You have a great idea for a business and want to take the plunge and start it. You know you need to thrash the idea out in a business plan, with executive summaries swirling around in your head. When you try to write your operations and management plan, your rough notes seem inadequate.
You do what many potential entrepreneurs before you have done – put your idea on hold and go back to your nine-to-five slog. While business plans are essential in certain instances, you should not let your fear of drafting a formal one stop you. All you need is a way to plan what works for you. We speak to two entrepreneurs about their experiences with formal business plans.
Not to do
Bheki Kunene made a name for himself as an entrepreneur after starting his business, Mind Trix Media, in 2009. He has since received an award for his work with youth from Stellenbosch University.
A formal business plan was never an essential for Kunene because he started his business by bootstrapping. “Everything was self-financed. Even now, I don’t have much debt. While you do not grow as fast, it still works.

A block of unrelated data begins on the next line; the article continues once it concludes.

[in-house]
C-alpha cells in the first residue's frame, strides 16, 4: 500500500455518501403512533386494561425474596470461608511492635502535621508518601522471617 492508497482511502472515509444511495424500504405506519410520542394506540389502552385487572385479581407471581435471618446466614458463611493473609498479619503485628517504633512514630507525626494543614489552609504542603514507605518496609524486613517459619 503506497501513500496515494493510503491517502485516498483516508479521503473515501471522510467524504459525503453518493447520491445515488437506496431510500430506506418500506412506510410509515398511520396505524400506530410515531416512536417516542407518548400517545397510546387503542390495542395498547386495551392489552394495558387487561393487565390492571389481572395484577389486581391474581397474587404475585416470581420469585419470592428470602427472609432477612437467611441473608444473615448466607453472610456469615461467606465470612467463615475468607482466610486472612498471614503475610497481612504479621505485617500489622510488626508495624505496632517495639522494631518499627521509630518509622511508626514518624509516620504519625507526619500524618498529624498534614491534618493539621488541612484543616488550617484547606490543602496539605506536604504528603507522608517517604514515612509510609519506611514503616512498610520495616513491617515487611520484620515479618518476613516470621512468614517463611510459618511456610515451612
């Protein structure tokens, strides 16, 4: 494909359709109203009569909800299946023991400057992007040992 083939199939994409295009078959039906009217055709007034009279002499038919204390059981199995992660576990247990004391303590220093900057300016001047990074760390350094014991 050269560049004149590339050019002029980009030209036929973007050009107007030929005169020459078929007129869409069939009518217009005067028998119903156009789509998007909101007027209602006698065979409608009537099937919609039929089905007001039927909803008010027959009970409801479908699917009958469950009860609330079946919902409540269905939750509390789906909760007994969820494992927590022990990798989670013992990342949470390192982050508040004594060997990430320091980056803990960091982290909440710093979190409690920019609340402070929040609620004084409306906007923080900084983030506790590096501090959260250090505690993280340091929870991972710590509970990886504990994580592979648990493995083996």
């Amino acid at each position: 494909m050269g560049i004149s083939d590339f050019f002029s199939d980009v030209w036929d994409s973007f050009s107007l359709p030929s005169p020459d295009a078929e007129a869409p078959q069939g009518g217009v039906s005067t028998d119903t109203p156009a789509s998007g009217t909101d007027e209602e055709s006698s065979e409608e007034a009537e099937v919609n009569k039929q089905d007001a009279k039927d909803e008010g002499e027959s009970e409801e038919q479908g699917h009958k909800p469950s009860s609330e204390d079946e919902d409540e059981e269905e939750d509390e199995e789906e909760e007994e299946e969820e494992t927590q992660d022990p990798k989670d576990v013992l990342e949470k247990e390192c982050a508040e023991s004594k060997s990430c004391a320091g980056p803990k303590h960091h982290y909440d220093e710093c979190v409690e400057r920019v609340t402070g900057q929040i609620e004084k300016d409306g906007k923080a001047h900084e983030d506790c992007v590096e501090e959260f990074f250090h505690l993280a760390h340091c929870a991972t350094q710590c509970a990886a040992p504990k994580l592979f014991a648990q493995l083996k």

“I did not have a formal business plan, but I still knew what I wanted to achieve and had a strategy in mind. At that time, a formal plan was a bit too much for me,” he says.
Kunene assures other entrepreneurs that he too found the concept of a formal business plan extremely intimidating. “It would have taken lots of time to write a formal plan when I already understood what I wanted and how to get it. It was hugely intimidating and I didn’t think I could stick to it.”
A traditional business plan would not have suited Kunene’s business or the way he runs it. “I feel a five-year business plan is not realistic because things are always changing. You will never stick to the plan. Anything can and will go wrong and you should be able to adjust. It is better to think of it as a game plan, rather than a formal business one.”